“in his Philosophical Enquiry into the Origin of Our Ideas of the Sublime and Beautiful, (Edmund) Burke wrote that “Beauty is, for the greater part, some quality in bodies acting mechanically upon the human mind by the intervention of the senses” [1]. That definition suggests that there is a unique faculty of beauty that can be stimulated by any and all the senses. It thus raises an important question: would the experience of beauty derived from different senses, say the visual and auditory, correlate with activity in the same or different brain areas? If the latter, then the clear implication would be that brain systems that correlate with the experience of beauty are functionally specialized, the experience of visual beauty correlating with activity in one area or set of areas and that of auditory beauty correlating with another. But our reading of the relevant humanistic literature, too numerous to mention, suggests that the first alternative has been more favored by those who have discoursed on the subject, namely that there is a single faculty of beauty into which different senses feed. This alternative is reflected in Burke's definition.”

In describing his experiment, Zeki states:

“We undertook a human brain imaging experiment, using functional magnetic resonance imaging (fMRI), in which we asked subjects to view pictures of paintings and listen to brief musical excerpts and rate them according to how beautiful they seemed, while we imaged the activity in their brains. As a working hypothesis, we inclined more towards our neurobiological understanding of Burke's definition and supposed that there would be a single area or set of areas whose activity would correlate with the experience of beauty, regardless of whether it was derived from an auditory or visual source.”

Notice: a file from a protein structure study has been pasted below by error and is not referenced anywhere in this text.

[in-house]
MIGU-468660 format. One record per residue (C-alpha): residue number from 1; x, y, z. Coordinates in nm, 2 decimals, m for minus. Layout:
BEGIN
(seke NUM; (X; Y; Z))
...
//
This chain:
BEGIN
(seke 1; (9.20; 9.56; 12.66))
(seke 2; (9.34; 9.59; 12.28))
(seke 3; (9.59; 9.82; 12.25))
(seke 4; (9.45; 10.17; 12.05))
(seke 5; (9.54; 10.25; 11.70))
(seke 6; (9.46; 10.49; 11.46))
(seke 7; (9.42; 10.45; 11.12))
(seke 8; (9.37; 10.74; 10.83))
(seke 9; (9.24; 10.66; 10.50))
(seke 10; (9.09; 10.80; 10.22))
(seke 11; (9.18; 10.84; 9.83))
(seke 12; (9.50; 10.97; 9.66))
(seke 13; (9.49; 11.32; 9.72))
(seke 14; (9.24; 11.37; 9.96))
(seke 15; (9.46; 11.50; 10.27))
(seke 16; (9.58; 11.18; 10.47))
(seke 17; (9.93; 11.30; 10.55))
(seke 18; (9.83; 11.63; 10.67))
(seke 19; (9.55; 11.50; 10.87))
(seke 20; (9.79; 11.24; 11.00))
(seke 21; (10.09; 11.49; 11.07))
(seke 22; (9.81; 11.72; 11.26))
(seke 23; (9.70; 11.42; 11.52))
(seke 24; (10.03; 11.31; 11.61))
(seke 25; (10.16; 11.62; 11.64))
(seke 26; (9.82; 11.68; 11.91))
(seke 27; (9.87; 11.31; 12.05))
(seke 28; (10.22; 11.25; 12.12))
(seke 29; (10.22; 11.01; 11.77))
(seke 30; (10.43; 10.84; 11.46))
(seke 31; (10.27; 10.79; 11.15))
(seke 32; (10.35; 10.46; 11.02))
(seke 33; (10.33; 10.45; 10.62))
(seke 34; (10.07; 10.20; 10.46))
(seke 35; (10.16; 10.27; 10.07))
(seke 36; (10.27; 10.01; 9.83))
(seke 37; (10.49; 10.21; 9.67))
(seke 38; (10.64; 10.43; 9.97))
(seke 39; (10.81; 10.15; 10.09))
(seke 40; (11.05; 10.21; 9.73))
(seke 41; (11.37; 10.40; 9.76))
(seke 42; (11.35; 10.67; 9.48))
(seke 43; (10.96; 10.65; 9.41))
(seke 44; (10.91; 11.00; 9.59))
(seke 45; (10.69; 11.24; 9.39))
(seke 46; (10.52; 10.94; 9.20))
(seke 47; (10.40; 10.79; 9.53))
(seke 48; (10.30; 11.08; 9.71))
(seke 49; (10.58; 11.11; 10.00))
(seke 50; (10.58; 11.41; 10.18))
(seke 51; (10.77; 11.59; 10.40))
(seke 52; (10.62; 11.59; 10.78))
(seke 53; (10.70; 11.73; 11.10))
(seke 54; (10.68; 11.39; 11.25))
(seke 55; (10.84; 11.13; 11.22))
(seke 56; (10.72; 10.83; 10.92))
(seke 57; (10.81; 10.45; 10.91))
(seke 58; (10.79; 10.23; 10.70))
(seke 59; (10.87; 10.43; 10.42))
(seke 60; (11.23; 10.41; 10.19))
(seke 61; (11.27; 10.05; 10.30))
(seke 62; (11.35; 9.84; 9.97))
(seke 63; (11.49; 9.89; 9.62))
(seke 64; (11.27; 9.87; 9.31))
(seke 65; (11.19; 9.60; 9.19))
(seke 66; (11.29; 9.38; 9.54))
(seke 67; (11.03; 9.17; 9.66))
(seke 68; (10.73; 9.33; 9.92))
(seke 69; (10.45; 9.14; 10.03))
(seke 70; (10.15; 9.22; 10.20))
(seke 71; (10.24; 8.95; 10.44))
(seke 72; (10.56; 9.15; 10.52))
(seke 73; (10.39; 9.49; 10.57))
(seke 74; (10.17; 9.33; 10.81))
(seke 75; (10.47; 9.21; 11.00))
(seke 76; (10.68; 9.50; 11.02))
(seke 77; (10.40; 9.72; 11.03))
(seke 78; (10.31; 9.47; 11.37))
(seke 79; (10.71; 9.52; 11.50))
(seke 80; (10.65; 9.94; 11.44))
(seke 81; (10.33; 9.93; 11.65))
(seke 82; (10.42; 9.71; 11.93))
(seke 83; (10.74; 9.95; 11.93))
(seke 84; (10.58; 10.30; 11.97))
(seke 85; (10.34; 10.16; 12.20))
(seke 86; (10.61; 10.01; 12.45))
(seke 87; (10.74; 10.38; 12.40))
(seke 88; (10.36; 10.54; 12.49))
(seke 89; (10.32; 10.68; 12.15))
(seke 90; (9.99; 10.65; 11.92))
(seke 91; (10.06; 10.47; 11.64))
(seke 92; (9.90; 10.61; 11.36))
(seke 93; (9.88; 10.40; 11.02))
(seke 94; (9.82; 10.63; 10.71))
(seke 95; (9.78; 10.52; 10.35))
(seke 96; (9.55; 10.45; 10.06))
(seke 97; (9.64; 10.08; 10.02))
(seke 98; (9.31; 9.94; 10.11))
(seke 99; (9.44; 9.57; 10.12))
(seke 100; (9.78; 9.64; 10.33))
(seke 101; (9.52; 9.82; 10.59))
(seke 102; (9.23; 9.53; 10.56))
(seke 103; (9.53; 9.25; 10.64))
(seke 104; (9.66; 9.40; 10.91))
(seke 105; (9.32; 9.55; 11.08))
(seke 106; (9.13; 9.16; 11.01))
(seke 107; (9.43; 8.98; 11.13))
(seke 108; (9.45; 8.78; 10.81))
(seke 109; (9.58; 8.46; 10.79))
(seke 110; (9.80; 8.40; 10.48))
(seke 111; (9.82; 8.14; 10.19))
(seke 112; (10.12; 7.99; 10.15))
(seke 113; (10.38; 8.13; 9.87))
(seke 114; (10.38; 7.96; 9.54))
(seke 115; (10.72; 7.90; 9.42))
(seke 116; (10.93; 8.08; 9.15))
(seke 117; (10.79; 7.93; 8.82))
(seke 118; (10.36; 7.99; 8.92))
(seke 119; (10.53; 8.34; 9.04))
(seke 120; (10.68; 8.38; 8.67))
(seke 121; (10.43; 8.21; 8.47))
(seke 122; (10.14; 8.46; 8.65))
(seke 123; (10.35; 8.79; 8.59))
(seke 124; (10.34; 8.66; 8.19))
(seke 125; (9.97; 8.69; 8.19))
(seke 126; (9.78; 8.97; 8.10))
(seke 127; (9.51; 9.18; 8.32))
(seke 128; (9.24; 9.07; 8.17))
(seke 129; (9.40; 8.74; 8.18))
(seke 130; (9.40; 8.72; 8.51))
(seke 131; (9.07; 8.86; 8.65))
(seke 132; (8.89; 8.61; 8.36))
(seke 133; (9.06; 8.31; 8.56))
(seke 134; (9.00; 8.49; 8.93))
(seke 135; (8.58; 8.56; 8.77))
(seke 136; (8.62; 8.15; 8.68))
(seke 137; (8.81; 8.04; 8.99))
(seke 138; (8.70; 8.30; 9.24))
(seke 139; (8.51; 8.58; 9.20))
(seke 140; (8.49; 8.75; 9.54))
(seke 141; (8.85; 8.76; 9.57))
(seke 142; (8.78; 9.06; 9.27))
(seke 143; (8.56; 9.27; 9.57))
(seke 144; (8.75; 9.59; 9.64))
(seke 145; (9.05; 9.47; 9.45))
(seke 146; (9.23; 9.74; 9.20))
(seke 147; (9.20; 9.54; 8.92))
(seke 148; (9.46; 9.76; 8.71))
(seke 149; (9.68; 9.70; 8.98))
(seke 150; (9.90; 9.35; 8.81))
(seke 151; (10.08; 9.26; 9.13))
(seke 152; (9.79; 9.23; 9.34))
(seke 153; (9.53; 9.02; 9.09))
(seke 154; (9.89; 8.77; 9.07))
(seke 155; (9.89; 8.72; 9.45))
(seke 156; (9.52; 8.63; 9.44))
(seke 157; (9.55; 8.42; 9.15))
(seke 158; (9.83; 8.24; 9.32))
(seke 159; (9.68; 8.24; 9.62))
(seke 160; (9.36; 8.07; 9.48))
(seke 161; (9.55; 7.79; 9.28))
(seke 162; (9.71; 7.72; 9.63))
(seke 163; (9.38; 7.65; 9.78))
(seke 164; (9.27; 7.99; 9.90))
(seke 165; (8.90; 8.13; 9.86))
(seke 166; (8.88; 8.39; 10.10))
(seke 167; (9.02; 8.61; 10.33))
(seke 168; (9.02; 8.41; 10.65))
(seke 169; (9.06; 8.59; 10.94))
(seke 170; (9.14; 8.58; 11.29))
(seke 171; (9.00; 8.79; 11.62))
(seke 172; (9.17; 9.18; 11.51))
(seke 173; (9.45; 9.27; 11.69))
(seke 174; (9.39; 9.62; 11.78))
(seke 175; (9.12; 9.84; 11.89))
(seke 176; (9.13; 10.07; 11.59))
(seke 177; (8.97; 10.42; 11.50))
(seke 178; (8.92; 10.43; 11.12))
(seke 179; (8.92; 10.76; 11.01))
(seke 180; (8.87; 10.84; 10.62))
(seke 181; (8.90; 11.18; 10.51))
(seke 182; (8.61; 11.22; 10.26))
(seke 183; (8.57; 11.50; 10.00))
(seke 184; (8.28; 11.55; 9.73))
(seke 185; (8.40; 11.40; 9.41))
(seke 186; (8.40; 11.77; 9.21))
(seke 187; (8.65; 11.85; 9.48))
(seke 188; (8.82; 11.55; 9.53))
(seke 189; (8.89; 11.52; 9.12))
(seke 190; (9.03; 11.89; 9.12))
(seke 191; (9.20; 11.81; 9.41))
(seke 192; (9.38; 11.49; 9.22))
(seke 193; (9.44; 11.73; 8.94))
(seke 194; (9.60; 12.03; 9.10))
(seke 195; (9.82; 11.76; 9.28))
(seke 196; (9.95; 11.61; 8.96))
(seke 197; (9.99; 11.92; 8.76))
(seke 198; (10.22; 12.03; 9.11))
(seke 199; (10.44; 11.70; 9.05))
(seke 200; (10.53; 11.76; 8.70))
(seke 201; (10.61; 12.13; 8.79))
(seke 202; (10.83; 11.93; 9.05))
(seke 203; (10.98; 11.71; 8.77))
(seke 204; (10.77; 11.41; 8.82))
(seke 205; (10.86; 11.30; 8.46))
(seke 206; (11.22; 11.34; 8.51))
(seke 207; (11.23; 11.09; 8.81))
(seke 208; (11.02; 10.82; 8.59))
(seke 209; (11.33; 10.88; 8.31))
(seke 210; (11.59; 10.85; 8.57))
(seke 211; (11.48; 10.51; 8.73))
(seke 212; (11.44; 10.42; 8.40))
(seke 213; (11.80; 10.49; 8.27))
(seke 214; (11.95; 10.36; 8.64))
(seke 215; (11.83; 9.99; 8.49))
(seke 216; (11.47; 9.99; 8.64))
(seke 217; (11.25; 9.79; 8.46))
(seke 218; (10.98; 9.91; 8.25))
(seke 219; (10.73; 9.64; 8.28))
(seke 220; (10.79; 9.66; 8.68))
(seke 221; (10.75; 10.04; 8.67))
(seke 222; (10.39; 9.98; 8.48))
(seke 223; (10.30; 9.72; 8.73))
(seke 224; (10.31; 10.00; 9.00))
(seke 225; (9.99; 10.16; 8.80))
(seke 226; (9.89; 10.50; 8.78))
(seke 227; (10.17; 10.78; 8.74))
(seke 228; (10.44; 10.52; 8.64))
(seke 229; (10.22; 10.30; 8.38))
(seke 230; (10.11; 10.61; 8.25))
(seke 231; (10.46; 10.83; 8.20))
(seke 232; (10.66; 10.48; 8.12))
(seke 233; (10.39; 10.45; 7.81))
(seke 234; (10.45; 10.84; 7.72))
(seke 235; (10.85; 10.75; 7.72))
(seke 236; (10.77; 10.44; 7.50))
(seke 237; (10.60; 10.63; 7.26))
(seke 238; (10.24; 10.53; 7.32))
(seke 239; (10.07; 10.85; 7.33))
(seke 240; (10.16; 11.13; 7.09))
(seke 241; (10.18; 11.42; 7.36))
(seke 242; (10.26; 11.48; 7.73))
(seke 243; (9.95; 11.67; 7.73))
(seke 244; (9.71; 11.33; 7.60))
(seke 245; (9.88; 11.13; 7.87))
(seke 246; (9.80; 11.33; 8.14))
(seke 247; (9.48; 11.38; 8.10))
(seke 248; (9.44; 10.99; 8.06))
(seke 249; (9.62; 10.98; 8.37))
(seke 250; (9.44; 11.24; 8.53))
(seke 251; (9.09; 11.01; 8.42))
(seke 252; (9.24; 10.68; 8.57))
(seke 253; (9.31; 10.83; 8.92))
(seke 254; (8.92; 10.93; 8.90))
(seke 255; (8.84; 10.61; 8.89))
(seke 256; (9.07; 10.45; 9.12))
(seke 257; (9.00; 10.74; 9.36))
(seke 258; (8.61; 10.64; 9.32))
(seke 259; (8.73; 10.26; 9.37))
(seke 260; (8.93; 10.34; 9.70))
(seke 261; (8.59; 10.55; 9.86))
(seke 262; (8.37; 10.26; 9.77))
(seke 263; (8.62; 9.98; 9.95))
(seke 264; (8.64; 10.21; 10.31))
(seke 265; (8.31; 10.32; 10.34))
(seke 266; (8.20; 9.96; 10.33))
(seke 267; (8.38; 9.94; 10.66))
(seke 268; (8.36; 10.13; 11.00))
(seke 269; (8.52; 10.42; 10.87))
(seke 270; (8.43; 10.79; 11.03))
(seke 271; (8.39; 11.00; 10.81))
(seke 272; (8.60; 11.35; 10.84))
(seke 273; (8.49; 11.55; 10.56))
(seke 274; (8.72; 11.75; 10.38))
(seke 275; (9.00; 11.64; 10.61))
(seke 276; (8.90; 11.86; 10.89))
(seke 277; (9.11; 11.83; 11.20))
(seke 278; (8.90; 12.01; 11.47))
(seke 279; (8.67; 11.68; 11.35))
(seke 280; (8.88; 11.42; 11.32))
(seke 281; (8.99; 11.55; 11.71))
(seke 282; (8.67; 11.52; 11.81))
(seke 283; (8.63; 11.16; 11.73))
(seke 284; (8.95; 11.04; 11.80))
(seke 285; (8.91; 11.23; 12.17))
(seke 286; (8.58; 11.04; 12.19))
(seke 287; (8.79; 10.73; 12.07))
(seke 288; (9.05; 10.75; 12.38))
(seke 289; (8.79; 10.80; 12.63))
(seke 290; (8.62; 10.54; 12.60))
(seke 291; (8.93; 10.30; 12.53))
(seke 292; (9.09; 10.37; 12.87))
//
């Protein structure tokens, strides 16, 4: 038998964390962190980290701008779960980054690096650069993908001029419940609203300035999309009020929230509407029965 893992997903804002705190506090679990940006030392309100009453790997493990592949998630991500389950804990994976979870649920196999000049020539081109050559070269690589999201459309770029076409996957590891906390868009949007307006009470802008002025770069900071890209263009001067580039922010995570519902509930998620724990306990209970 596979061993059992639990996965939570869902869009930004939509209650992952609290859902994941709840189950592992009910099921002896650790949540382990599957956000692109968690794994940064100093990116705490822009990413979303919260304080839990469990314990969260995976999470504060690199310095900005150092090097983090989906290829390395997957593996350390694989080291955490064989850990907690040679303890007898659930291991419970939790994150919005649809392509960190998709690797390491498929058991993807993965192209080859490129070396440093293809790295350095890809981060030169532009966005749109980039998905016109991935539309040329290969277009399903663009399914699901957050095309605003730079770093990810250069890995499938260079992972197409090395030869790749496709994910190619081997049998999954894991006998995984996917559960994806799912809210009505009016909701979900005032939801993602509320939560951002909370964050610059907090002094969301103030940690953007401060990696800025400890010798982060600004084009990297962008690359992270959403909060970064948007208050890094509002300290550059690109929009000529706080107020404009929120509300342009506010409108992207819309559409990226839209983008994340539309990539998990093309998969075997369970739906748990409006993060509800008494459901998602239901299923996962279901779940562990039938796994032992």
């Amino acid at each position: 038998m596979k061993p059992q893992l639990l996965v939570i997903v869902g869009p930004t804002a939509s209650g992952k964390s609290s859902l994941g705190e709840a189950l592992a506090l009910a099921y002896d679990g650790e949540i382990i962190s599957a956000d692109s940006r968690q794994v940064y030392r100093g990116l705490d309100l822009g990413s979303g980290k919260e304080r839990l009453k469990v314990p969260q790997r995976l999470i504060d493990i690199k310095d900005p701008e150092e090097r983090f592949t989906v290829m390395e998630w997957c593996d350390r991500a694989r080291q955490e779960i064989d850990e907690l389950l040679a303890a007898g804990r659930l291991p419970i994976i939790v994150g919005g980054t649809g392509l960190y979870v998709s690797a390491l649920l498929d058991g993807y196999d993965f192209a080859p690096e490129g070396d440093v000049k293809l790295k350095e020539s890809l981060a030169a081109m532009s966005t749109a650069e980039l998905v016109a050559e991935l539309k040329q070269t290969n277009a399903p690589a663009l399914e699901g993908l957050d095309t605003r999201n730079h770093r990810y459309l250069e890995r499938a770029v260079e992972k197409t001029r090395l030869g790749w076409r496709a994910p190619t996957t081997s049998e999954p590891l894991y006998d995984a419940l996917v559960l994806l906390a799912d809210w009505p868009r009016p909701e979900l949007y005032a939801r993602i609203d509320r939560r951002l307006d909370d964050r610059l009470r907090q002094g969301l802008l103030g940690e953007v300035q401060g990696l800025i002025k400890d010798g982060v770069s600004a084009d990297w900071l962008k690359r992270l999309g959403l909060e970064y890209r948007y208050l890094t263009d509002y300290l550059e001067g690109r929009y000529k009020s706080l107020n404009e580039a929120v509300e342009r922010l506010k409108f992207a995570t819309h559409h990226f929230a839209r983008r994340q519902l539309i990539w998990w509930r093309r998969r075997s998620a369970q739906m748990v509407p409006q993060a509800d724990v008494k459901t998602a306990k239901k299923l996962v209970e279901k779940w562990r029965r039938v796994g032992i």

To illustrate the point of our individuality determining our own internal sense of beauty, Semir said this in his 2012 TED Talk, “The Neurology of Beauty”:

“In the philosophical literature of aesthetics, people always speak of beauty in the abstract. They talk about beauty derived from music, poetry, painting. I talk about beauty derived from portrait or landscape painting, or, in terms of music, derived from jazz, Ella Fitzgerald, or Beethoven. In our studies, we found that whenever subjects experienced beauty, regardless of whether it was from a musical or visual source, the experience always correlated with activity in the mOFC. In that sense, there is an abstract quality to beauty in that it doesn’t have to be tied to any particular medium. If you experience a face or a vase as beautiful, you will get activity in the mOFC.”